Psychological and social issues associated with tooth lossJuly 16th, 2008 in Medicine & Health / Health
Are feelings of depression overwhelming you? Is your self-esteem an issue? Having problems advancing in life or your career? Maybe you feel nervous or self conscious in social settings? Do you avoid social settings all together? Check your smile; tooth loss could be the culprit and you're not alone. Nearly 20 million teeth are extracted each year leaving scores of people to deal with the psychological affects of a less than perfect smile.
However, during the Academy of General Dentistry's (AGD) 56th Annual Meeting & Exhibits in Orlando, Fla., July 16-20, H. Asuman Kiyak, PhD, will address the psychological issues affecting people who must deal with the loss of a tooth, as well as explain how this loss can affect the quality of life.
In Dr. Kiyak's course, "Enhancing the Oral Health and Quality of Life for Partially Edentulous or Fully Edentulous Patients: The Importance of Communication," she will reveal the post traumatic effects a patient endures after the loss of a tooth and will also pinpoint ways a doctor can communicate with a patient to help them cope with and understand their options for restoring their smile.
"The major impact of tooth loss is on the appearance and social relations component of quality of life because people cannot change their appearance with missing teeth," says Dr. Kiyak.
In fact, recent results from a survey distributed to nearly 20,000 AGD members revealed that more than 86 percent of general dentists reported social embarrassment is one of the greatest problems associated with tooth loss and more than half of these patients avoid social interaction because of it.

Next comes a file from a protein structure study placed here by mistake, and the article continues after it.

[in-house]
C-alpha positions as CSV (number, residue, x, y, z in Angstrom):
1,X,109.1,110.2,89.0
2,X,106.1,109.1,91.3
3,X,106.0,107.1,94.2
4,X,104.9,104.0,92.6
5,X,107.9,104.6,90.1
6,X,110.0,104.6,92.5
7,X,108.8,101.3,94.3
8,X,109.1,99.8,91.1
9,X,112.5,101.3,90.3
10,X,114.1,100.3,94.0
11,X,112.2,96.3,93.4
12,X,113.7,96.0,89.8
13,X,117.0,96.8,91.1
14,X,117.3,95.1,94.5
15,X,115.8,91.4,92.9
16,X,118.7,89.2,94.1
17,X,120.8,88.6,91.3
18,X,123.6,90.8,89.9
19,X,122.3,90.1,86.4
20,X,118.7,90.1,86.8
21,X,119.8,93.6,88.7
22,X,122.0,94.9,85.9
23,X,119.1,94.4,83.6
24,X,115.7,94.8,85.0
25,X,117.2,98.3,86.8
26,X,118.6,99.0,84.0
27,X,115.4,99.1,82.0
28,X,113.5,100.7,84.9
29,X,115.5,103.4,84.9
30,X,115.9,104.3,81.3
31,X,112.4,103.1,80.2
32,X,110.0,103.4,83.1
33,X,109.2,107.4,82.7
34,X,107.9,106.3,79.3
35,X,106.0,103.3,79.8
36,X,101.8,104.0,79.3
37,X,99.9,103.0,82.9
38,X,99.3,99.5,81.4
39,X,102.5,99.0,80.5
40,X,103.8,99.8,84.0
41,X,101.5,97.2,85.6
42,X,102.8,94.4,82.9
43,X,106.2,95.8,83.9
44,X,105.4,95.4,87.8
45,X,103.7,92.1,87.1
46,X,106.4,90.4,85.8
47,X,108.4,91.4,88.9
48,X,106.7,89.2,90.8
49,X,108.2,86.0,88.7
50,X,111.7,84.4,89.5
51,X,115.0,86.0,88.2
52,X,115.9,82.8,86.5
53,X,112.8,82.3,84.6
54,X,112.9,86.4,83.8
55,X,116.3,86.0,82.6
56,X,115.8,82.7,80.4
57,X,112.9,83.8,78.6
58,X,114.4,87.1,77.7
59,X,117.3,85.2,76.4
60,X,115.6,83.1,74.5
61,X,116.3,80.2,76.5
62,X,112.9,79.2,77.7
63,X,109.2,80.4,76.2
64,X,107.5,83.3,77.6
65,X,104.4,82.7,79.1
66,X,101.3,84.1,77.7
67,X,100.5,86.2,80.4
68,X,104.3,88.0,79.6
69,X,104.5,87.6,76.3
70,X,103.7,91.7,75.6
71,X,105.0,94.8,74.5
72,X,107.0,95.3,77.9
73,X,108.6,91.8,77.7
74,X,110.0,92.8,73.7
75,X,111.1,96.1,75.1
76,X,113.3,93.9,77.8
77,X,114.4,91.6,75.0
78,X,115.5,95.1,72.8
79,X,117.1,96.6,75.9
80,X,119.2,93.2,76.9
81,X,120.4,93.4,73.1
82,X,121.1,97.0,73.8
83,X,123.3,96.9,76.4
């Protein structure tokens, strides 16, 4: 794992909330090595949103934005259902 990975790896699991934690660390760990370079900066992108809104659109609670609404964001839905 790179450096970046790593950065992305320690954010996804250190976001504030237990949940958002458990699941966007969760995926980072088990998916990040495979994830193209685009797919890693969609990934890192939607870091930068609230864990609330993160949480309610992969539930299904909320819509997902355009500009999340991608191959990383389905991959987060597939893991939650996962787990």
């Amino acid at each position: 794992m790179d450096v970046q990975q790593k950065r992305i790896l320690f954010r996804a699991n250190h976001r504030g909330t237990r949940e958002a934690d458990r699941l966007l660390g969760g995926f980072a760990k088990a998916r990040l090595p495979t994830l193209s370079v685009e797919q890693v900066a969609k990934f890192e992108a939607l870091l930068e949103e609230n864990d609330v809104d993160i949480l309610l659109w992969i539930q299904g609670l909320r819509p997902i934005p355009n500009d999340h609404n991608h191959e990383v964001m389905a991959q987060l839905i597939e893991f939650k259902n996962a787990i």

Yet, Dr. Kiyak noted that there are ways that patients can learn how to cope with the loss of a tooth. Dr. Kiyak encourages patients to:
-- Weigh their options with the pros and cons for replacement teeth or even endodontic treatment to save a "hopeless" tooth.
-- Review videos or still photos of others who have lost teeth and their current teeth status with removable or implant-supported dentures.
-- Read testimonials of others who have undergone single, multiple, total tooth loss and replacement of these teeth with removable or implant-supported dentures, how they have coped with each stage and how they are functioning orally, systemically and psychologically with these dentures.
"A smile serves as an individual's most powerful tool," says AGD spokesperson Laura Murcko, DMD. "A great smile can make a great lasting impression, boost a person's self-esteem and confidence as well as improve their overall health."
Source: Academy of General Dentistry
"Psychological and social issues associated with tooth loss." July 16th, 2008. http://phys.org/news135433187.html